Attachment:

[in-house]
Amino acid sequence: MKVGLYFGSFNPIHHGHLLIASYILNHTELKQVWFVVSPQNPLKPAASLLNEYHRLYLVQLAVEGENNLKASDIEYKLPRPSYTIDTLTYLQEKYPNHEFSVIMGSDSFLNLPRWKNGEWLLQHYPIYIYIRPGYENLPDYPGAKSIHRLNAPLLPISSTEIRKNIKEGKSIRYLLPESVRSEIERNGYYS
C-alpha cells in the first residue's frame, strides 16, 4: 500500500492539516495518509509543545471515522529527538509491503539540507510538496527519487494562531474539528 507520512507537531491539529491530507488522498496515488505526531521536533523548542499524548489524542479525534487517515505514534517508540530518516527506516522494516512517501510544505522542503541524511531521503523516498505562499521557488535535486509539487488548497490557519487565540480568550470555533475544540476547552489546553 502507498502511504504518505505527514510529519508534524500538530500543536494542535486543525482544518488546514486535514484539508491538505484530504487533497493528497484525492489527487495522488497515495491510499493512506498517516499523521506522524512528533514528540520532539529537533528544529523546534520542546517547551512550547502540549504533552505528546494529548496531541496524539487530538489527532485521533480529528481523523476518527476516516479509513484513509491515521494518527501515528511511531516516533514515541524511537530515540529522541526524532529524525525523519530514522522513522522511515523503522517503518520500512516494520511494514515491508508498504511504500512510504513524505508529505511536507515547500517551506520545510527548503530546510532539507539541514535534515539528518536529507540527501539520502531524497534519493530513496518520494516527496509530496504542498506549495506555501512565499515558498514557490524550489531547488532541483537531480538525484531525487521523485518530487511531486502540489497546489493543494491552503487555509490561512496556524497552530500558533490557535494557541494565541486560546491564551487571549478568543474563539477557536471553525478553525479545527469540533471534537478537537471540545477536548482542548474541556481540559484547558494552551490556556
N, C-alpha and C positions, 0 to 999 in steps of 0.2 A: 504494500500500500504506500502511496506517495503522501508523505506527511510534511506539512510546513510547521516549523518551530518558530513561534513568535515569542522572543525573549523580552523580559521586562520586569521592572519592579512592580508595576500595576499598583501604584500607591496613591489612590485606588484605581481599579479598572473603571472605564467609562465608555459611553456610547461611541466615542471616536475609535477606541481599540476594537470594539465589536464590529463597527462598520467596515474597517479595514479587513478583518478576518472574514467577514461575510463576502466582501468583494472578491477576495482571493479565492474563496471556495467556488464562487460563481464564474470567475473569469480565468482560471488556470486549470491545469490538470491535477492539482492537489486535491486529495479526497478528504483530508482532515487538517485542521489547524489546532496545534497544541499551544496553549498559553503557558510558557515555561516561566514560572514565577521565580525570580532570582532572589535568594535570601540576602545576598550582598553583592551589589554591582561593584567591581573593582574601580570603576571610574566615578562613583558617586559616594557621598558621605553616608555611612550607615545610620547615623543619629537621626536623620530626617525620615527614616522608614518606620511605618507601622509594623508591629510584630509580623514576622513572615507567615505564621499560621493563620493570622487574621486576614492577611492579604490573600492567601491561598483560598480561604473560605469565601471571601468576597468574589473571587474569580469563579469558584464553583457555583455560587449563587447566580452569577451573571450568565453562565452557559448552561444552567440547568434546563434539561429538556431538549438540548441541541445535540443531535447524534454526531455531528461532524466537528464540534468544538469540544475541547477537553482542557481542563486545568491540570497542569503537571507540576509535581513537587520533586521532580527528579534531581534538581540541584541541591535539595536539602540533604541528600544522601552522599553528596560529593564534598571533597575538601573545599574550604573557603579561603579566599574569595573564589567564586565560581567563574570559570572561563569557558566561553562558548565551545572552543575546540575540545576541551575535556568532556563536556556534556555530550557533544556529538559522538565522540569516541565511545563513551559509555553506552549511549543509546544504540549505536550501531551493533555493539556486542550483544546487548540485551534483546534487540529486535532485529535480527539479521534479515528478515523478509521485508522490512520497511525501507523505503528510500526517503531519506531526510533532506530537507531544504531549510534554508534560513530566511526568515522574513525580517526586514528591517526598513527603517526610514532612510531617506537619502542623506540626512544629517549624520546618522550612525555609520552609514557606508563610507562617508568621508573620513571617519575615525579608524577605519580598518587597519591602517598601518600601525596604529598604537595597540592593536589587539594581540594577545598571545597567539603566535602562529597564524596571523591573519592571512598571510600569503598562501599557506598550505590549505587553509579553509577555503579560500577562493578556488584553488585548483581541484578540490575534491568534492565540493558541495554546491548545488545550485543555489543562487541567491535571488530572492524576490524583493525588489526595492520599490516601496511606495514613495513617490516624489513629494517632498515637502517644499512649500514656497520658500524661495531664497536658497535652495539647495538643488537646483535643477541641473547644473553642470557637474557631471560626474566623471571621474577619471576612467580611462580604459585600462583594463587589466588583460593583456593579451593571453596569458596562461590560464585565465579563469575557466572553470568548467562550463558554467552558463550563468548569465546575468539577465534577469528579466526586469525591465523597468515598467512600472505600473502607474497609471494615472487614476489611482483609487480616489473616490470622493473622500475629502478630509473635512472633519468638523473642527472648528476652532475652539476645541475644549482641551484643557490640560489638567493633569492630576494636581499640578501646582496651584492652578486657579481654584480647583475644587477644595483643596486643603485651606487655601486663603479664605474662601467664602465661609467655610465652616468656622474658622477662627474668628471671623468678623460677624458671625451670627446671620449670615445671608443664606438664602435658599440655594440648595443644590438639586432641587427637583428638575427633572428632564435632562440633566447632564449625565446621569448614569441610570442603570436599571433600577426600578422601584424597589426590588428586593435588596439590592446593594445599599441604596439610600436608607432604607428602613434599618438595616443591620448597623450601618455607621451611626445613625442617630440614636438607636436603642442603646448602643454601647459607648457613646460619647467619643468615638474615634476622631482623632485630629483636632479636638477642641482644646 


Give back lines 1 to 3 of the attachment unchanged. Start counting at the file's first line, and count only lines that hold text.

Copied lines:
[in-house]
Amino acid sequence: MKVGLYFGSFNPIHHGHLLIASYILNHTELKQVWFVVSPQNPLKPAASLLNEYHRLYLVQLAVEGENNLKASDIEYKLPRPSYTIDTLTYLQEKYPNHEFSVIMGSDSFLNLPRWKNGEWLLQHYPIYIYIRPGYENLPDYPGAKSIHRLNAPLLPISSTEIRKNIKEGKSIRYLLPESVRSEIERNGYYS
C-alpha cells in the first residue's frame, strides 16, 4: 500500500492539516495518509509543545471515522529527538509491503539540507510538496527519487494562531474539528 507520512507537531491539529491530507488522498496515488505526531521536533523548542499524548489524542479525534487517515505514534517508540530518516527506516522494516512517501510544505522542503541524511531521503523516498505562499521557488535535486509539487488548497490557519487565540480568550470555533475544540476547552489546553 502507498502511504504518505505527514510529519508534524500538530500543536494542535486543525482544518488546514486535514484539508491538505484530504487533497493528497484525492489527487495522488497515495491510499493512506498517516499523521506522524512528533514528540520532539529537533528544529523546534520542546517547551512550547502540549504533552505528546494529548496531541496524539487530538489527532485521533480529528481523523476518527476516516479509513484513509491515521494518527501515528511511531516516533514515541524511537530515540529522541526524532529524525525523519530514522522513522522511515523503522517503518520500512516494520511494514515491508508498504511504500512510504513524505508529505511536507515547500517551506520545510527548503530546510532539507539541514535534515539528518536529507540527501539520502531524497534519493530513496518520494516527496509530496504542498506549495506555501512565499515558498514557490524550489531547488532541483537531480538525484531525487521523485518530487511531486502540489497546489493543494491552503487555509490561512496556524497552530500558533490557535494557541494565541486560546491564551487571549478568543474563539477557536471553525478553525479545527469540533471534537478537537471540545477536548482542548474541556481540559484547558494552551490556556